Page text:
One Billion Americans — now more than ever
Joe Biden’s economic war on China needs a bigger strategy
The Biden administration recently took sweeping action to try to hobble the Chinese semiconductor industry. If you have no idea what I’m talking about, I’d recommend this post from Noah Smith or this and this from Ben Thompson.
But for our purposes, what I think you need to know is that while reasonable people disagree as to how effective Biden’s economic war is going to be, everyone who follows this topic closely thinks it’s a big deal. The United States is blocking the export of key inputs to Chinese chip-making, and we’re doing so not as sanctions to retaliate for a specific Chinese misdeed, but as a generalized economic competition measure. The idea of “we should do X so we remain the leader in Y industry” has moved from the realm of vague rhetoric to concrete policymaking, with real economic costs borne by both American companies (who will lose exports and sales) and Chinese companies (who will lose access to components they want).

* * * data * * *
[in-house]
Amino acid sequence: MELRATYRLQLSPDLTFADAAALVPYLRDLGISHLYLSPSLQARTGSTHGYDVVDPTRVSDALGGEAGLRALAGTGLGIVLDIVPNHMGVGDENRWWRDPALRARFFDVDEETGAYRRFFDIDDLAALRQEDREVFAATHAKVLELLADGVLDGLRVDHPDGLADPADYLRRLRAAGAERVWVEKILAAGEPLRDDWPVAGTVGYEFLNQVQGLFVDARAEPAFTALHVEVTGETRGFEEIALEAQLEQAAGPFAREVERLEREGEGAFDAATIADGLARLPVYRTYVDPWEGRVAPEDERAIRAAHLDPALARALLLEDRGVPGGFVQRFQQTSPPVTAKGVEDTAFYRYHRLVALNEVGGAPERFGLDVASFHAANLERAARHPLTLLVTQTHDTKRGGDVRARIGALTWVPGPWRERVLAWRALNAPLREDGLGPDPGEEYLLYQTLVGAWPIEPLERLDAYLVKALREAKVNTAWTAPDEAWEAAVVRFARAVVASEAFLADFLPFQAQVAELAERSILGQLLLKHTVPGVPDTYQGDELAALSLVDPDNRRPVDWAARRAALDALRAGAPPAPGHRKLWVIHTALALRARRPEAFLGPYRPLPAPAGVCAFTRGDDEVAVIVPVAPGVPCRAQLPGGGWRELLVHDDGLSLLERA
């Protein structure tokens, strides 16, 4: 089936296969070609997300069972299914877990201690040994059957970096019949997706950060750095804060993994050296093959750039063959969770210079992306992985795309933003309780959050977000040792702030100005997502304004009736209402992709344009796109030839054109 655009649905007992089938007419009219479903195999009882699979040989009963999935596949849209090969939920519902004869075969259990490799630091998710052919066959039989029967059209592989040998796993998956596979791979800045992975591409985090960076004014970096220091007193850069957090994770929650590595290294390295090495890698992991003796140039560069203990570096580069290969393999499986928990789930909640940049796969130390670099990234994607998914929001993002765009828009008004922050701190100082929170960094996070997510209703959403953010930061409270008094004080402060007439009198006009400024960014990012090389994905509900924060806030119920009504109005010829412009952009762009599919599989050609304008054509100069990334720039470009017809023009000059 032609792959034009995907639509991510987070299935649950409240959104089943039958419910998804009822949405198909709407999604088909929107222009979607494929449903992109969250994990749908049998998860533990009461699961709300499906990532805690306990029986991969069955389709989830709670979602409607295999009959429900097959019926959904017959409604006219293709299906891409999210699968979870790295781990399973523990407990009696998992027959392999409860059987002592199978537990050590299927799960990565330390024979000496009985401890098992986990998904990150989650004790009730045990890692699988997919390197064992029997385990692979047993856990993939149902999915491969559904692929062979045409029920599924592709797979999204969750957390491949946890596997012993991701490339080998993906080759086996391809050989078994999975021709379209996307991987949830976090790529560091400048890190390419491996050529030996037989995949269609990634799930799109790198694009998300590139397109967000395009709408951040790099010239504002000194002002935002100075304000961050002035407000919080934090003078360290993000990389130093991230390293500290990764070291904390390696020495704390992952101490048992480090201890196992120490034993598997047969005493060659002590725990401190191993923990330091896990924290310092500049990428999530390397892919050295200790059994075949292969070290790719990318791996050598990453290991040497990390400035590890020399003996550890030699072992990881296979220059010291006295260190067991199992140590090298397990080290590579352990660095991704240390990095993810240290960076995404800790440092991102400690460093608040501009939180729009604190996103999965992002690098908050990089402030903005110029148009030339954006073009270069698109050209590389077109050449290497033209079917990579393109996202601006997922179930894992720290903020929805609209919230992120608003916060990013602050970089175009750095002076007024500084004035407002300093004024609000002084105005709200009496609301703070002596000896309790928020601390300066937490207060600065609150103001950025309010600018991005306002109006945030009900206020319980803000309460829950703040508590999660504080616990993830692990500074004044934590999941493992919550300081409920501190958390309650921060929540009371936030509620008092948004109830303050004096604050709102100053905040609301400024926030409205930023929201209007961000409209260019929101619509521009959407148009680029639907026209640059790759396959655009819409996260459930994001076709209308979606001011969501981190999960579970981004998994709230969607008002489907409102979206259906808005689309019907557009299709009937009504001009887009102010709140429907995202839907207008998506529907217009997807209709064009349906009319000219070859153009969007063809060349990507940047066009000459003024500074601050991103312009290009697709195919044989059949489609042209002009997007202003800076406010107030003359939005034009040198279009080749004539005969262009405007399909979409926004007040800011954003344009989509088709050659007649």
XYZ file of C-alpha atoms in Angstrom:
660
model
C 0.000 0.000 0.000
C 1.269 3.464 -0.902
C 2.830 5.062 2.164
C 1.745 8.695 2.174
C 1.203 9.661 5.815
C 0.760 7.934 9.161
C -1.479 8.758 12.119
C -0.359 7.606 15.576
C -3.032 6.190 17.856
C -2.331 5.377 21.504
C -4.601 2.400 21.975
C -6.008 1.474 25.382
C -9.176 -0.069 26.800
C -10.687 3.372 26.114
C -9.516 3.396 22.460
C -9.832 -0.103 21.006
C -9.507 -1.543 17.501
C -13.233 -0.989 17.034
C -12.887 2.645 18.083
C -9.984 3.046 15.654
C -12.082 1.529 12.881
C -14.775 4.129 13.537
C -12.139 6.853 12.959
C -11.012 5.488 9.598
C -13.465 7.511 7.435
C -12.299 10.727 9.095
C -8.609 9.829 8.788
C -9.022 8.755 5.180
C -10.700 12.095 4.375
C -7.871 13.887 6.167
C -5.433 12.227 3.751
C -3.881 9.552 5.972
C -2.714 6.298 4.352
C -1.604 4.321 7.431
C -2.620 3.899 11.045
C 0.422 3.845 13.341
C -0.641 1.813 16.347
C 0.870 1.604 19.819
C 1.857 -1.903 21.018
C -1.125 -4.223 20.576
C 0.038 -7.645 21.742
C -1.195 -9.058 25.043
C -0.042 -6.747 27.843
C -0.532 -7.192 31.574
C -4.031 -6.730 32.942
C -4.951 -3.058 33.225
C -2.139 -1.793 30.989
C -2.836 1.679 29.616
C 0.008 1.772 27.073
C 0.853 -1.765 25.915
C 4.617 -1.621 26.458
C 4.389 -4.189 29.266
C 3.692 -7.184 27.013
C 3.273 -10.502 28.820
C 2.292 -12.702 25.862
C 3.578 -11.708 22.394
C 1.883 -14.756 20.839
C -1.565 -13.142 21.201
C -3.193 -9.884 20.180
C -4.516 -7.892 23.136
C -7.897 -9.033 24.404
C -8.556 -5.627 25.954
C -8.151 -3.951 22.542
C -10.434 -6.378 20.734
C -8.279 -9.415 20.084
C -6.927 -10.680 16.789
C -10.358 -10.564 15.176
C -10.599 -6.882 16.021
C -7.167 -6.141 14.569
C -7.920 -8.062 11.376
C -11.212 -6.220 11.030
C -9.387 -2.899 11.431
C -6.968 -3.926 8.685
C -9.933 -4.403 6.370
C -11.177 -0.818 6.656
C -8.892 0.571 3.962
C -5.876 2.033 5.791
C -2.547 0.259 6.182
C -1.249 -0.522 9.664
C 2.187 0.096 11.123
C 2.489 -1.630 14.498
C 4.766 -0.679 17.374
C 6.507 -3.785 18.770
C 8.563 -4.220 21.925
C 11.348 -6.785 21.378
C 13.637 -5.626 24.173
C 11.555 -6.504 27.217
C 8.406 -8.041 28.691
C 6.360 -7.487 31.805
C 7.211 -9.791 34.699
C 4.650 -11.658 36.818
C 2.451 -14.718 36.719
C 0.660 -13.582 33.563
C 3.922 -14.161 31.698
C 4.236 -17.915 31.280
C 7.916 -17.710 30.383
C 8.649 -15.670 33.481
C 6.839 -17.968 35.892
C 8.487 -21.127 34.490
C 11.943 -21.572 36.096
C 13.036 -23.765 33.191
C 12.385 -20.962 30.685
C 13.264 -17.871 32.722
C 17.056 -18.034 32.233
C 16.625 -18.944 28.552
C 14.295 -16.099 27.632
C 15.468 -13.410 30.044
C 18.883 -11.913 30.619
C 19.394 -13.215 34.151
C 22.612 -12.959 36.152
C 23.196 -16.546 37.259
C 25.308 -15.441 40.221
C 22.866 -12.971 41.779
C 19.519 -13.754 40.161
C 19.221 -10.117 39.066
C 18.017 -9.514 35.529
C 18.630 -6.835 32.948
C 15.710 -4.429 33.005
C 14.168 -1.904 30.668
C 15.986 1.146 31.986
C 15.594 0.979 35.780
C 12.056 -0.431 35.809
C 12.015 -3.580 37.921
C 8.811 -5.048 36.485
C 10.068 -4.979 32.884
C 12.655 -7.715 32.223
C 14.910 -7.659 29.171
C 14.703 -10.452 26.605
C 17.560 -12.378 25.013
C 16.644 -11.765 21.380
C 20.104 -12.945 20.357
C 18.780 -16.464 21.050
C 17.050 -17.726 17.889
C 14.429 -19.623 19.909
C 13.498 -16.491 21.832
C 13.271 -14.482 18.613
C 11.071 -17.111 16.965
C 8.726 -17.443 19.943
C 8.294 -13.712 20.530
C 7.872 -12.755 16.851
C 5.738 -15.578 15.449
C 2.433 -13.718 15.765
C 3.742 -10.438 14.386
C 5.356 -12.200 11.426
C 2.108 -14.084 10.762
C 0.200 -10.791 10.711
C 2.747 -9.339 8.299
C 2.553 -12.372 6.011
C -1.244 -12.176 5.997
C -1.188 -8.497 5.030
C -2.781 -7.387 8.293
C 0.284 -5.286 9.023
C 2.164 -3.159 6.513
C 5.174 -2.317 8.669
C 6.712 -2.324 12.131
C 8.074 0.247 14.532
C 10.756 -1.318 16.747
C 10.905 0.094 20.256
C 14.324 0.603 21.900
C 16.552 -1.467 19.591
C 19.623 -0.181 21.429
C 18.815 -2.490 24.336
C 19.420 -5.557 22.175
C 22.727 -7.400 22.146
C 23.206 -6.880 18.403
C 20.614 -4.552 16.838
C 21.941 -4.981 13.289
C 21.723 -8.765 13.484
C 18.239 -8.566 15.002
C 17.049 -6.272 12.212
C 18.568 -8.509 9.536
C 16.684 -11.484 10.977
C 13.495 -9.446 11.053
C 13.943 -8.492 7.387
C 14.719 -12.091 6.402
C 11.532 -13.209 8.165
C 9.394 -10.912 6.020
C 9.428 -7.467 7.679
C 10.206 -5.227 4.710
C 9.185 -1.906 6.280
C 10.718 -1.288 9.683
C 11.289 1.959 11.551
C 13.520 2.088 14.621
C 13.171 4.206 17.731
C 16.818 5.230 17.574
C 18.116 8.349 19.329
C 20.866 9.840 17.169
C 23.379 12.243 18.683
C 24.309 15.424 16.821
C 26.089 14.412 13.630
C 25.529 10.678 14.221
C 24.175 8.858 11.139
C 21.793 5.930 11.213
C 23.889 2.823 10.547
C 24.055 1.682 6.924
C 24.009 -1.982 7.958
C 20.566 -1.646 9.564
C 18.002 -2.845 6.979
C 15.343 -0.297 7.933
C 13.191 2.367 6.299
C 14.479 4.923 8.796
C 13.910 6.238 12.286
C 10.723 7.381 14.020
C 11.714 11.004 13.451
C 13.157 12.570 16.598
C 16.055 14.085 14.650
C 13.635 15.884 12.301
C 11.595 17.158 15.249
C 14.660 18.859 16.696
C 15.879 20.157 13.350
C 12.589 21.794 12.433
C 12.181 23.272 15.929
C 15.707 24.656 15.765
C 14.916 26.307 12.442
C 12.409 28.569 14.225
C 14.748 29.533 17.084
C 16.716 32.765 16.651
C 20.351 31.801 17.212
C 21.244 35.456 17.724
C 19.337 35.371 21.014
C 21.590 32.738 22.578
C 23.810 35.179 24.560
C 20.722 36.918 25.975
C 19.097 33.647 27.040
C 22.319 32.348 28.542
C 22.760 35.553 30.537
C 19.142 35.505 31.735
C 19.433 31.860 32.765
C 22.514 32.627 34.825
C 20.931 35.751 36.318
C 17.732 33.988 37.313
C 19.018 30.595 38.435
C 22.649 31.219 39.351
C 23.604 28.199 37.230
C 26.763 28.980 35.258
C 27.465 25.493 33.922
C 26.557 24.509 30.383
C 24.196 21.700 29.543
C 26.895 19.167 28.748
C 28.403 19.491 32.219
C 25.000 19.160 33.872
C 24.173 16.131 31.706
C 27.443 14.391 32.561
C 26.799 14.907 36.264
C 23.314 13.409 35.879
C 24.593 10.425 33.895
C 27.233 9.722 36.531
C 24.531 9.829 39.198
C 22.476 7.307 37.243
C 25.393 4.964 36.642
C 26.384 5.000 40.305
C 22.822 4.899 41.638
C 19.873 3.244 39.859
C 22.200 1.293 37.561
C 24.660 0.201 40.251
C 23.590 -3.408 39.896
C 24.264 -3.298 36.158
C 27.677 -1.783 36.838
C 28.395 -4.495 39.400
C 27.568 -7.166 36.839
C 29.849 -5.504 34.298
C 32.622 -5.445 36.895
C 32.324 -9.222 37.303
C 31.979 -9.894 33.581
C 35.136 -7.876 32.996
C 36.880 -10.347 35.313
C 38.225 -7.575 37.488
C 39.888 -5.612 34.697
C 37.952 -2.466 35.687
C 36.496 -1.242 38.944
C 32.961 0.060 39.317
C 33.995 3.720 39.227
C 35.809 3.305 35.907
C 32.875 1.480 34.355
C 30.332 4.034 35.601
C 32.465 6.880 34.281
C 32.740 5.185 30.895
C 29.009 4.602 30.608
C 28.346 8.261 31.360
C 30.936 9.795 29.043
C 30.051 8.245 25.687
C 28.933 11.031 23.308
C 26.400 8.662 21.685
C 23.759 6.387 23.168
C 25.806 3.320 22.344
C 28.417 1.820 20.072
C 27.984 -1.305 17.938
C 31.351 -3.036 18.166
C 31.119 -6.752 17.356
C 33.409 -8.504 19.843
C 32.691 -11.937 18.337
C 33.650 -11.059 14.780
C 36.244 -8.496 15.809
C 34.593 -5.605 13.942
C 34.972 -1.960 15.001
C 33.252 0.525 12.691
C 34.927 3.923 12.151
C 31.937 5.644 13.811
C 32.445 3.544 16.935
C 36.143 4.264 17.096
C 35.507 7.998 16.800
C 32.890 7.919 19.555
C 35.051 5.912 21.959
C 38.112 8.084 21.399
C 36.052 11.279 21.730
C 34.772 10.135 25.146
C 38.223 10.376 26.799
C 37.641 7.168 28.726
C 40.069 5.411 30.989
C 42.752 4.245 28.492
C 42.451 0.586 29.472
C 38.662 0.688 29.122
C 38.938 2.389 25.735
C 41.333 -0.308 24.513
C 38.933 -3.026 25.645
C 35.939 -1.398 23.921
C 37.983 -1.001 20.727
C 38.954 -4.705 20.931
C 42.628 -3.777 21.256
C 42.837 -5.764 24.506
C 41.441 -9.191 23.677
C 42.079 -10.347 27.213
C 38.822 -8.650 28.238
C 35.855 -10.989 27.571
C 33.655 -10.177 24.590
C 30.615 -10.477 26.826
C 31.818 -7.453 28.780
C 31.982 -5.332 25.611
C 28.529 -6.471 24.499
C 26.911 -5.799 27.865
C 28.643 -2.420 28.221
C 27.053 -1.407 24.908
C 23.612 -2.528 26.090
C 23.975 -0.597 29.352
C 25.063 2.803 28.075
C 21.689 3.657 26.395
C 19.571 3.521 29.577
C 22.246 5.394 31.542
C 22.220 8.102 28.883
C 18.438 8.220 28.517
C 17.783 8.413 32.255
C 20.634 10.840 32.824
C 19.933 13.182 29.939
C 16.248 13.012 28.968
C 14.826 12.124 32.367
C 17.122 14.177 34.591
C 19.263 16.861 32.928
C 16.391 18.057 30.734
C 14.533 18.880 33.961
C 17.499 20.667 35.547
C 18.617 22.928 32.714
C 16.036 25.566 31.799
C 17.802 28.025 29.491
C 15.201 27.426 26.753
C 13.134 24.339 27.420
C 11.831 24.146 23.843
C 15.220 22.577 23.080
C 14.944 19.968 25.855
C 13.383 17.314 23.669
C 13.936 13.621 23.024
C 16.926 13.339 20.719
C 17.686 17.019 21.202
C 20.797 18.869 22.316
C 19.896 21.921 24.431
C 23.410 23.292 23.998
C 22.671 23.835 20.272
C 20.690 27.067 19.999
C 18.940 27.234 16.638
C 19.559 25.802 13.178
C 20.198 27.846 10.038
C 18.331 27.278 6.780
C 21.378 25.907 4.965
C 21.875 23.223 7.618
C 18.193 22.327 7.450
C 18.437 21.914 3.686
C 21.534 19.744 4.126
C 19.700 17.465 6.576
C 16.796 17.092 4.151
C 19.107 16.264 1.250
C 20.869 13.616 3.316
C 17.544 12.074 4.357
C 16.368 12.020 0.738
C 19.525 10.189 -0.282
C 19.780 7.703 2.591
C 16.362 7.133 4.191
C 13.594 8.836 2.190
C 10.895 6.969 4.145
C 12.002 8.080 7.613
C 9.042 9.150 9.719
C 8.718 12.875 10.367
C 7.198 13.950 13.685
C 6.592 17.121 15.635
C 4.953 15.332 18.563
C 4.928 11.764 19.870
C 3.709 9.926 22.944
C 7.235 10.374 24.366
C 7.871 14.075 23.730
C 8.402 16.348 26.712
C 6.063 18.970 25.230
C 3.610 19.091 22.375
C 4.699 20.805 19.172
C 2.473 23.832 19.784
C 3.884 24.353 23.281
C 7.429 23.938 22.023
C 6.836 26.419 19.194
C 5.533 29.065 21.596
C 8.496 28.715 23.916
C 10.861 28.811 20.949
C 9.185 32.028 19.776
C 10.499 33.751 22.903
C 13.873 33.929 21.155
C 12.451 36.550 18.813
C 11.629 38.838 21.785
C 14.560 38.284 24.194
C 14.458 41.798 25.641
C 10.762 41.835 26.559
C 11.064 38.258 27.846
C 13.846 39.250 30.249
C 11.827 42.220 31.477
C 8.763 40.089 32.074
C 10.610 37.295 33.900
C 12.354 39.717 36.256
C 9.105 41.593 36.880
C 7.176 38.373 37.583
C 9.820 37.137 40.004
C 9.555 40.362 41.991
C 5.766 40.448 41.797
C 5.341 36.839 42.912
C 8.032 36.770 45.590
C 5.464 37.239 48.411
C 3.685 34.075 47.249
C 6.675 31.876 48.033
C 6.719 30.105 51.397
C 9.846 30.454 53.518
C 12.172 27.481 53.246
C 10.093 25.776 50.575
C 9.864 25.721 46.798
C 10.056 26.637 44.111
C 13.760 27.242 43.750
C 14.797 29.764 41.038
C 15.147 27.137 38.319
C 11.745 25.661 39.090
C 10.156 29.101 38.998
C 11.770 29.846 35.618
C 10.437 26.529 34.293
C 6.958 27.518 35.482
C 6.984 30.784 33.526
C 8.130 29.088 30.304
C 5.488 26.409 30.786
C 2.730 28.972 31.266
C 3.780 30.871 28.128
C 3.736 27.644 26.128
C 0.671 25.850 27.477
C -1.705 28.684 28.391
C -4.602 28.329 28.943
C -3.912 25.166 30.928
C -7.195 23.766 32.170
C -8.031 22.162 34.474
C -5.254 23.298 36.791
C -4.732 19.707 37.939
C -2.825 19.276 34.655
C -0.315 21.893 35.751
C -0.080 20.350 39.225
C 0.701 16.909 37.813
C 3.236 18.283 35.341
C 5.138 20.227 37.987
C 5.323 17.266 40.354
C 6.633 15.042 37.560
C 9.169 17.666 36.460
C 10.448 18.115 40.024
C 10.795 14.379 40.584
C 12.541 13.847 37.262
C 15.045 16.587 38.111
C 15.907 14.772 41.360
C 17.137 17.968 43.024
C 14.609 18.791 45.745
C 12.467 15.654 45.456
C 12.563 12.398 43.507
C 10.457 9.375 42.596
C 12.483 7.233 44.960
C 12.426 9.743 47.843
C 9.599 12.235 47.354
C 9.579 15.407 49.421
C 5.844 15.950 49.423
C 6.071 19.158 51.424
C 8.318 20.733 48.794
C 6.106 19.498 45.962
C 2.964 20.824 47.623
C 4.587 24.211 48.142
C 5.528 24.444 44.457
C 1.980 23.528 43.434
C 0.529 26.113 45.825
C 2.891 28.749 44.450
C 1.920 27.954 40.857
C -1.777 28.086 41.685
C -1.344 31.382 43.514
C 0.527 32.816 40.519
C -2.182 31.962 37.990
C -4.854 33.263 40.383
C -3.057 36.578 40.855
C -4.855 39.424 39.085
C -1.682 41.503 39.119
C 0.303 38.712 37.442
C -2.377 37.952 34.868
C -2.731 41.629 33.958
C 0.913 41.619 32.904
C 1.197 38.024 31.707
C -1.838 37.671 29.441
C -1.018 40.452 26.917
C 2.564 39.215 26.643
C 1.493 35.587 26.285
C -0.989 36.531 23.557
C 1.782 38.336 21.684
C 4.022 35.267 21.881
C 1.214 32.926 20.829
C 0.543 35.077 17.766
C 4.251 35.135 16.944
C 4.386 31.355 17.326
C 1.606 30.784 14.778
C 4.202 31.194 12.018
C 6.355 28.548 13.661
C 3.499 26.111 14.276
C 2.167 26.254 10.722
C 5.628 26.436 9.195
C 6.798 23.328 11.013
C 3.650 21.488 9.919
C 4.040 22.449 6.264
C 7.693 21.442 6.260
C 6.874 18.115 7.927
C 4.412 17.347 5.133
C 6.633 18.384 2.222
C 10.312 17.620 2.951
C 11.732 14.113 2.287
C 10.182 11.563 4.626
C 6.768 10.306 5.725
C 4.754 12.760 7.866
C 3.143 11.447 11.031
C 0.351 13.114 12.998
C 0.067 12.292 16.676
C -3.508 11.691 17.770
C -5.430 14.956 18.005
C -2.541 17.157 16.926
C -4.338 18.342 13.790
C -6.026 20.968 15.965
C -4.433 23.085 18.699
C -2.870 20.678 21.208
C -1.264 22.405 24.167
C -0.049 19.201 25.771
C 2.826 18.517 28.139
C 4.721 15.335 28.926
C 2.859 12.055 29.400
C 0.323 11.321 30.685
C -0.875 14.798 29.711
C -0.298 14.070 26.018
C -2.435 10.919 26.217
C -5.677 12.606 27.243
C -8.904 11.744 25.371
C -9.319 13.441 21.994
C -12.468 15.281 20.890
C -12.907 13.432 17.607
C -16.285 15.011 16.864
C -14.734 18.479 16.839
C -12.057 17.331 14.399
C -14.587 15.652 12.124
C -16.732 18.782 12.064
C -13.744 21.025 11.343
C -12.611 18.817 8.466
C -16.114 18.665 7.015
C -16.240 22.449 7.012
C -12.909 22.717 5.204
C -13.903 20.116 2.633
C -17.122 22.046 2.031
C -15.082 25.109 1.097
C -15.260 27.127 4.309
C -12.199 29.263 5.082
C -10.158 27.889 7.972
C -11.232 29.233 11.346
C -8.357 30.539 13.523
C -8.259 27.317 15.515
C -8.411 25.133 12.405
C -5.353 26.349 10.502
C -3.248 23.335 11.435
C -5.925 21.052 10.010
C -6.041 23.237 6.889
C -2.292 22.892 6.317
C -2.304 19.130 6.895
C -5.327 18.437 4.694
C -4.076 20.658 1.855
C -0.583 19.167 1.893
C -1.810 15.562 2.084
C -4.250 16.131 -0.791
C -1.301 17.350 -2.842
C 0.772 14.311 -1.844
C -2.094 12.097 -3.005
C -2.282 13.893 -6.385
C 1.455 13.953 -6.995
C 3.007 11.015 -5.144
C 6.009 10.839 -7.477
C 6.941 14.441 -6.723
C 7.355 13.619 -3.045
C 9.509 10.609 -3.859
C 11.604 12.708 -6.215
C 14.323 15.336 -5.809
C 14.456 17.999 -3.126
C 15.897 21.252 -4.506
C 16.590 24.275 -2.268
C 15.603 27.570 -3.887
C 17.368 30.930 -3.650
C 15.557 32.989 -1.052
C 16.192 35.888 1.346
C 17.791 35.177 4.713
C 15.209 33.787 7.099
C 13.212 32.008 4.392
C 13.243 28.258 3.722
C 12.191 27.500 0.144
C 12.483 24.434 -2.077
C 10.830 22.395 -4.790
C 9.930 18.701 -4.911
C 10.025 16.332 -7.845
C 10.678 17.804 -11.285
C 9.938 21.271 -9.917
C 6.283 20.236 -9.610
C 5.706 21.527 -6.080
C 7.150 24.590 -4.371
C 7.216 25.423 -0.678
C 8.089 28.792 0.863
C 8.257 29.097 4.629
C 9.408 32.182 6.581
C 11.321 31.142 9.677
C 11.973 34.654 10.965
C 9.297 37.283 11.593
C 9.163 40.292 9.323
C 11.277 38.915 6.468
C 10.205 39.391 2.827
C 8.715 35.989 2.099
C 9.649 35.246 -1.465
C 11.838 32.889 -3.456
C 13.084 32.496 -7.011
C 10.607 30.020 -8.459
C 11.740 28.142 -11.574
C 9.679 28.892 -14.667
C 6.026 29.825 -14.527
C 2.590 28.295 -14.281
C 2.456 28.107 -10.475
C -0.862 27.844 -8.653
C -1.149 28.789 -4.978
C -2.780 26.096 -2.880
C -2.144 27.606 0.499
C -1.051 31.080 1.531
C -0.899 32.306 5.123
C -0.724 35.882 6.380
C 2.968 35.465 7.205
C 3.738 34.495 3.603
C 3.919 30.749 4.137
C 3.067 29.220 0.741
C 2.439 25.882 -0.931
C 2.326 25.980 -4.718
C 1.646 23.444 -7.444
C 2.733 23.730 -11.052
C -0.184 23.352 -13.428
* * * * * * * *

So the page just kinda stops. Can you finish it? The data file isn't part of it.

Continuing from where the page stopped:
This type of policy move seems reasonable on its own terms. But it also represents a striking decline in U.S.-China relations, or at least a strikingly rapid turnaround in U.S. elite sentiment about a situation where the signals from Beijing have been unpromising for years.
Barack Obama’s administration was largely bought-in on the big picture idea, inherited from George W. Bush and Bill Clinton, that openness to trade with China would be beneficial. Donald Trump fiercely challenged that bipartisan consensus on a rhetorical level, and he brought a strong belief in the merits of protective tariffs into government. But even under Trump, the ultimate goal of the trade war was to adjust the U.S.-China balance of payments. Trump spent the early months of 2020 downplaying the growing coronavirus crisis because he was trying to strike a deal with China to lift tariffs in exchange for guaranteed purchases of soybeans and other American agricultural products. That’s a more controversial approach to China, but also one that construes the U.S.-China divide in pretty minimalist terms.
Biden, with the support of most Republicans and Trump-era national security figures, is doing something much more dramatic — the chip war is part of a multi-faceted strategy to try to deny China access to the commanding heights of global technology.